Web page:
3. Results

From August 2014 to July 2015 there were 337 participants aged 65 years and over who had a peripheral catheter placed in the dorsal hand or forearm in the general surgical unit. Two-hundred and sixty patients did not meet eligibility criteria and 17 declined to enter the study. Sixty patients consented to participate in the study. Six patients did not complete the study. Five patients were lost to follow-up and one patient passed away from an underlying medical condition unrelated to the study. In total, data from 54 patients was analysed. The participant characteristics are listed in Table 1. None of the recruited participants had a thrombophilia. The incidence of upper limb DVT was 1.8% (1 out of 54 patients, 95% CI −1.7% to 5.4%). The thrombus was located in the brachial vein. The only risk factors the patient had were age over 65 years and recent surgery. The patient was commenced on six months of warfarin as per the physicians at Mackay Base Hospital. The incidence of SVT was 9.25% (5 out of 54 patients, 95% CI 1.5% to 17%). Four were located in the cephalic vein and one in the basilic vein. All patients with SVT were treated with 30 days of therapeutic low molecular weight heparin (LMWH) as per the American College of Chest Physician Guidelines for antithrombotic therapy for venous thromboembolic disease [8]. The characteristics of the participants with peripheral catheter-related venous thrombosis is displayed in Table 2. The overall incidence of thrombotic events was 11.1% (95% CI 2.7% to 19.5%). All cases of venous thrombosis were asymptomatic. There were no cases of clinically detected pulmonary embolism. None of the risk factors investigated were found to be statistically significant for association with upper extremity thrombosis, as listed in Table 3. At the 30-day follow-up there were no reported adverse events.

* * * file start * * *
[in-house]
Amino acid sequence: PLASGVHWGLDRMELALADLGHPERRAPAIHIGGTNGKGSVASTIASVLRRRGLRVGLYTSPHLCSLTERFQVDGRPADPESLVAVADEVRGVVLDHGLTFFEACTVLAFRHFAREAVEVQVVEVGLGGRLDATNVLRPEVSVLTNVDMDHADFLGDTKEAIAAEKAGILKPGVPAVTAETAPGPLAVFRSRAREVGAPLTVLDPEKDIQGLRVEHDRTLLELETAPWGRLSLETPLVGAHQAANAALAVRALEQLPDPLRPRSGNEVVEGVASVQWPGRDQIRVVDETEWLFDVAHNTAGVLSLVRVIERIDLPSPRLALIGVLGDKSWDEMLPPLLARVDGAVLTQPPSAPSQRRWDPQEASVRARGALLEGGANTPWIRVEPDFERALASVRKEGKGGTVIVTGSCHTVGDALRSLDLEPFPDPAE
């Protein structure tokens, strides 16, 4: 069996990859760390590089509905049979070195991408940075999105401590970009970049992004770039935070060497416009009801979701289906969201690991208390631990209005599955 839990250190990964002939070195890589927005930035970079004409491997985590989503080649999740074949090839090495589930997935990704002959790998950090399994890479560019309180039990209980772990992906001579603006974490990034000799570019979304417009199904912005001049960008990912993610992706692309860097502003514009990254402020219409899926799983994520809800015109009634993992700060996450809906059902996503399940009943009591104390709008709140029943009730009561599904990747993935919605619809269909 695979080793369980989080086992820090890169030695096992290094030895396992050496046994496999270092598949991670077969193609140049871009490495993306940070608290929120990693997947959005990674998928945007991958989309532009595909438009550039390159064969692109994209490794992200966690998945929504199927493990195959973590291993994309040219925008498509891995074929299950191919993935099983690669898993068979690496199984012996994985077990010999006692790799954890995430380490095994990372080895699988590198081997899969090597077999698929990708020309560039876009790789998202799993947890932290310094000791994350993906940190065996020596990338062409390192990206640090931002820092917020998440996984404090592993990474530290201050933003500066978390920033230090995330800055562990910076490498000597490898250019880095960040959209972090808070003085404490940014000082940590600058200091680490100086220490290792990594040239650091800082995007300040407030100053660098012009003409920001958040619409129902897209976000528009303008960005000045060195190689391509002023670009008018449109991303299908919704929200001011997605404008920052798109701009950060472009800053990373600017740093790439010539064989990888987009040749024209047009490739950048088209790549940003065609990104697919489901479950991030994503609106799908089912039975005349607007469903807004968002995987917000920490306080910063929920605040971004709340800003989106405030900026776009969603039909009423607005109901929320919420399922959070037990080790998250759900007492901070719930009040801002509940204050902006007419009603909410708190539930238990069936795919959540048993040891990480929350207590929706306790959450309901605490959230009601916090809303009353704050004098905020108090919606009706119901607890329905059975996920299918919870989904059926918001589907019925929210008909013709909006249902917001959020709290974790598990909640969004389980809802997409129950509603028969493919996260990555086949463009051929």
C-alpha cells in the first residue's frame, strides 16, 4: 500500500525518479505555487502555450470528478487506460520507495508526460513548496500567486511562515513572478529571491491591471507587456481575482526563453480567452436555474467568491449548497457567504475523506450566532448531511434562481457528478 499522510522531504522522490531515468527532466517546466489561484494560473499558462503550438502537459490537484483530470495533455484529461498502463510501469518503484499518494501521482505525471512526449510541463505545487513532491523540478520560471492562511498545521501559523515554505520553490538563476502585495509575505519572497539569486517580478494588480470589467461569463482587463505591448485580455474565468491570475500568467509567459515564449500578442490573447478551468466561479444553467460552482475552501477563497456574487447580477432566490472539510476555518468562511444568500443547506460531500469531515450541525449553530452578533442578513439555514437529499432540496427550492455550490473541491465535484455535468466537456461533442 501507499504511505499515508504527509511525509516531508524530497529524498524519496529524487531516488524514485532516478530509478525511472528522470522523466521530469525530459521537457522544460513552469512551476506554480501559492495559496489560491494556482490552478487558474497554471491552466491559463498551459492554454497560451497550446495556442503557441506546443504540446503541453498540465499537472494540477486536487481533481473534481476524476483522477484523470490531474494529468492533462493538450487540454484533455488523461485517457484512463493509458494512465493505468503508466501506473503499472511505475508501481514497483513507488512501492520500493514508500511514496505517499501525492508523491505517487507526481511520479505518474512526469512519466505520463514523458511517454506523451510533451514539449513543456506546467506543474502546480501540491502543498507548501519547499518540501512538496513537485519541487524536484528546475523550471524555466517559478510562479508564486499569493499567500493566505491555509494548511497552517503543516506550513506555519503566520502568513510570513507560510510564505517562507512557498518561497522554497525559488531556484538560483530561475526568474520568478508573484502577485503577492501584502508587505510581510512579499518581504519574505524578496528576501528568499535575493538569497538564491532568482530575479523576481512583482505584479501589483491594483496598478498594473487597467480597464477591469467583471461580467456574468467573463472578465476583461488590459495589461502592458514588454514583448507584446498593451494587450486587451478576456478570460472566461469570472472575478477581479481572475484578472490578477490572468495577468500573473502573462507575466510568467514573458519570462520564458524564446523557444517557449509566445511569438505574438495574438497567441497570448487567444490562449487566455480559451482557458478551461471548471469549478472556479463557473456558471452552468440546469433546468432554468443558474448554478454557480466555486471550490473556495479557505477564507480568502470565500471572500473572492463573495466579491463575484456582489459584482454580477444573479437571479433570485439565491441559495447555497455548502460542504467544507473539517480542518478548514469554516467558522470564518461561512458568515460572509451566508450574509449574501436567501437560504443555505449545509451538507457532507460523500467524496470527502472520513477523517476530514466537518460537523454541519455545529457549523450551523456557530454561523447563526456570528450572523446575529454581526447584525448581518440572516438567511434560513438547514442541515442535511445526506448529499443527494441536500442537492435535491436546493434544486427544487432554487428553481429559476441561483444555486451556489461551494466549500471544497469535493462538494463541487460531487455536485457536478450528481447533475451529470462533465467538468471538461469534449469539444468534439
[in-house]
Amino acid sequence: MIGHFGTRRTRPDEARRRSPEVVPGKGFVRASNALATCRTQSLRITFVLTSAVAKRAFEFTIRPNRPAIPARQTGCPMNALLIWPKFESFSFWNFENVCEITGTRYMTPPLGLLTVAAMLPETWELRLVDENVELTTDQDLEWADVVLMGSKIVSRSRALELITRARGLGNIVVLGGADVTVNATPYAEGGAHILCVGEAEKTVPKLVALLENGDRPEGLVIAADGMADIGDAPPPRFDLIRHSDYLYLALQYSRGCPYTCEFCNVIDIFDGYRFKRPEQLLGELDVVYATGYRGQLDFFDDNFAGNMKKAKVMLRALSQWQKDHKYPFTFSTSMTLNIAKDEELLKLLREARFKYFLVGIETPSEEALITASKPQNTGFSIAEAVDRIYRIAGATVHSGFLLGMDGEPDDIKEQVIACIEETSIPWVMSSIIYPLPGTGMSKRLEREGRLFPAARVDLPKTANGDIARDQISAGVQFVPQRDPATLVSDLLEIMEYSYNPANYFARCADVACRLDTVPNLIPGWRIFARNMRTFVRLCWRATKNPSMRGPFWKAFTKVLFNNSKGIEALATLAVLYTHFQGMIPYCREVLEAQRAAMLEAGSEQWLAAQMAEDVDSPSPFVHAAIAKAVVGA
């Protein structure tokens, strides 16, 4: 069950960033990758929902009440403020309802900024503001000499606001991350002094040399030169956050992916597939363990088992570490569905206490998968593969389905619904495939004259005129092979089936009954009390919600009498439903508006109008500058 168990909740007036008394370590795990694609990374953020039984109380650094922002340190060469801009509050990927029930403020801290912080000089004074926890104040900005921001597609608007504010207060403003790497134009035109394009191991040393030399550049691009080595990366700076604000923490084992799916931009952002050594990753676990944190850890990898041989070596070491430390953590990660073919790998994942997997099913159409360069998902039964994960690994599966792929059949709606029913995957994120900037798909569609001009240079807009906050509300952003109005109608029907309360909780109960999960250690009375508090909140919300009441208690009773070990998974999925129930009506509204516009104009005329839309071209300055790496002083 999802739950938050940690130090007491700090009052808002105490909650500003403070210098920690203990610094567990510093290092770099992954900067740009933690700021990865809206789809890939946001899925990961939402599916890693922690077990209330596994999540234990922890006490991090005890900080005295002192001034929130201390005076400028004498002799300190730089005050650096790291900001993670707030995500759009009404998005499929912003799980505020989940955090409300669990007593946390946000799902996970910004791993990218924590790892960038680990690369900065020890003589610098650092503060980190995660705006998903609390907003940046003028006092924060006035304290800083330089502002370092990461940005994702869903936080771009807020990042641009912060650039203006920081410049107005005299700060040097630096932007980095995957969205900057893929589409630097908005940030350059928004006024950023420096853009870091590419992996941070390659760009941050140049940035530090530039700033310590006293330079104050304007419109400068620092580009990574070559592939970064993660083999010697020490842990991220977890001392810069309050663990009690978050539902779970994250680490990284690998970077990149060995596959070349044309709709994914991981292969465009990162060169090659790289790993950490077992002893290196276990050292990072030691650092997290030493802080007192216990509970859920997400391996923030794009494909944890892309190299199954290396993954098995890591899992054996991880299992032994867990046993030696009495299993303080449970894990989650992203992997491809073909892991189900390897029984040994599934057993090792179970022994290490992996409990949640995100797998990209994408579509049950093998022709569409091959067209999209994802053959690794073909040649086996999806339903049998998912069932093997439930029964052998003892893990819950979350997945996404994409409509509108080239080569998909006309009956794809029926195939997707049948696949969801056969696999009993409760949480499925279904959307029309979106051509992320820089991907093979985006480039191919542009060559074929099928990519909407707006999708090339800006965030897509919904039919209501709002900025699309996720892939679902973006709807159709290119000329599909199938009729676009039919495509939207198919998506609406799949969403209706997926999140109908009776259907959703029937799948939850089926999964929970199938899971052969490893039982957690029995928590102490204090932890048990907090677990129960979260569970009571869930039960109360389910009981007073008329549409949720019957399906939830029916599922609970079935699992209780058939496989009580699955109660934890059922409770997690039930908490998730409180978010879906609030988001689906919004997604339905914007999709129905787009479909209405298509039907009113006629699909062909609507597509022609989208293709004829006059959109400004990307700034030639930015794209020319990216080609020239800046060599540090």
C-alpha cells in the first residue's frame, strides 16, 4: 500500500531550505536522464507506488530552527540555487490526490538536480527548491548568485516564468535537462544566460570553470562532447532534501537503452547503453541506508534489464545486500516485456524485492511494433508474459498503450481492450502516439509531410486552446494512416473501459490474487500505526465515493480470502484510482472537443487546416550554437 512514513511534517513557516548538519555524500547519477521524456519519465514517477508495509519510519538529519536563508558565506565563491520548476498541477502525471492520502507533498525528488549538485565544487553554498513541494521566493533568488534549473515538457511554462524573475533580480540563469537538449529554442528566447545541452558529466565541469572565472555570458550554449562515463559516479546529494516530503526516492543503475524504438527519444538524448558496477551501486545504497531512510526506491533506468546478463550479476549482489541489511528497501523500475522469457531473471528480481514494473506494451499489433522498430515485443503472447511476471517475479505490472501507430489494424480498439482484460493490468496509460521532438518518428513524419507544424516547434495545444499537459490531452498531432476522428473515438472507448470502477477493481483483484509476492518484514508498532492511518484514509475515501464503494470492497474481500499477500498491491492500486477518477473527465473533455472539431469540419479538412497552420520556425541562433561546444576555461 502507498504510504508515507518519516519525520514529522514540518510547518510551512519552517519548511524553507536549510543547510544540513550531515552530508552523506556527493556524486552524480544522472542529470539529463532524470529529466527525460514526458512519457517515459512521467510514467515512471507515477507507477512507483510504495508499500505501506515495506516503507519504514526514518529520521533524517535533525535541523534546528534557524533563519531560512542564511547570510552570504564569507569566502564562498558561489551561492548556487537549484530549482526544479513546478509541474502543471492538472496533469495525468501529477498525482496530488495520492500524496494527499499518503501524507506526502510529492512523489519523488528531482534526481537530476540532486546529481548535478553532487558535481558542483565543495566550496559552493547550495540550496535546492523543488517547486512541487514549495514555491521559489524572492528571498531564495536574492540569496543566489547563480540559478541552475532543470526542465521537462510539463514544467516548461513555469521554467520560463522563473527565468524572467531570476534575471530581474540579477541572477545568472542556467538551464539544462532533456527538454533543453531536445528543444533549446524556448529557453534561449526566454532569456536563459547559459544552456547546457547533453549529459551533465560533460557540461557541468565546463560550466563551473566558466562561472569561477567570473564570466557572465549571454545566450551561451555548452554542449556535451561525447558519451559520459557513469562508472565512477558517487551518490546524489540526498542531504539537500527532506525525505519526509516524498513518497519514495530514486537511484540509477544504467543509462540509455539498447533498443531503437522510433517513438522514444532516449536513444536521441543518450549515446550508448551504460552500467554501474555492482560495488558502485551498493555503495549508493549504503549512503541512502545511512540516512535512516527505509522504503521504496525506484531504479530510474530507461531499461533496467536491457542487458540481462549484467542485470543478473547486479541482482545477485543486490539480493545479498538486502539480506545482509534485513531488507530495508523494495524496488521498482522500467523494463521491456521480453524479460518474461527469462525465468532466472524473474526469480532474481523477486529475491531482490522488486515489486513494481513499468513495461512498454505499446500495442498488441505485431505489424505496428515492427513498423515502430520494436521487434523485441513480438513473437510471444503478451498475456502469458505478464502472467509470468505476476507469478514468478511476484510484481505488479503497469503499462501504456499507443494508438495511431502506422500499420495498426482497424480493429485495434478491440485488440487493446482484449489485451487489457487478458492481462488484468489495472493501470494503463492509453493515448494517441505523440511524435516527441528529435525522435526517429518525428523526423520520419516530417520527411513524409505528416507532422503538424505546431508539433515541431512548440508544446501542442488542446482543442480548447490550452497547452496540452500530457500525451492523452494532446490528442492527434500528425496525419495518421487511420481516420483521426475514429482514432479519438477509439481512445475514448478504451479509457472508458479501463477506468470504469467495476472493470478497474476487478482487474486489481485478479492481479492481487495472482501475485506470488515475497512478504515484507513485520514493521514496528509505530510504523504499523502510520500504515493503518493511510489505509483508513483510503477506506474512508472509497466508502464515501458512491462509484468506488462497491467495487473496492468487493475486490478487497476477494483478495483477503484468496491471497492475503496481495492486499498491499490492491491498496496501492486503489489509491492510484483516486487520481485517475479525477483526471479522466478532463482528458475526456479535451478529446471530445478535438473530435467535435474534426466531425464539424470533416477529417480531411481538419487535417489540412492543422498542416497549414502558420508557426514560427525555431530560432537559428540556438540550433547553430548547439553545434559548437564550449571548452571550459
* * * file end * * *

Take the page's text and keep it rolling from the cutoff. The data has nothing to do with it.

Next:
Table 1: Characteristics of the participants.
Table 2: Characteristics of the participants with upper extremity thrombosis.
Table 3: Risk factors.

4. Discussion

Ours is the first prospective study designed to detect the incidence of peripheral catheter-related DVT and to identify associated risk factors in surgical patients. We detected a low incidence of peripheral catheter-DVT (incidence of 1.8%) with no associated risk factors. However there was a higher incidence of peripheral catheter-related SVT (9.8%). All cases of peripheral catheter-related thrombosis in our study were asymptomatic and detected on ultrasound as a result of our study. There were no cases of pulmonary embolism clinically detected in our study.

The low incidence of peripheral catheter-related DVT reinforces the results of a previous study. A randomised control trial comparing the efficacy of PICCS and peripheral catheters found a 3.4% incidence of peripheral catheter-related DVT. Similar to our study ultrasound was performed at the beginning and end of catheterization. There was a higher incidence of peripheral catheter-related SVT than the incidence of peripheral catheter-related DVT in our study. The incidence of peripheral catheter-related SVT was lower than figures reported in a previous study (9.2% compared to 44%). The increased incidence of SVT in Periard’s study is likely attributed to larger gauge of catheters used and increased time of catheterization [9]. The thrombogenicity of peripheral catheters can be attributed to endothelial injury and venous stasis, two of the components of Virchow’s triad of thrombosis. The endothelium is often damaged during the insertion of a peripheral catheter [3]. In addition, the presence of a peripheral catheter in a vein reduces blood flow and potentially causes venous stasis. Peripheral catheters are often inserted into the smaller superficial veins of the upper limb creating a smaller catheter-to-vein ratio. Catheter-to-vein ratio has been suggested to be a contributing factor to thrombosis due to increased risk of stasis from a slower flow. This is evident in studies with PICC-lines as PICCs inserted into the smaller cephalic veins are more likely to thrombose [10].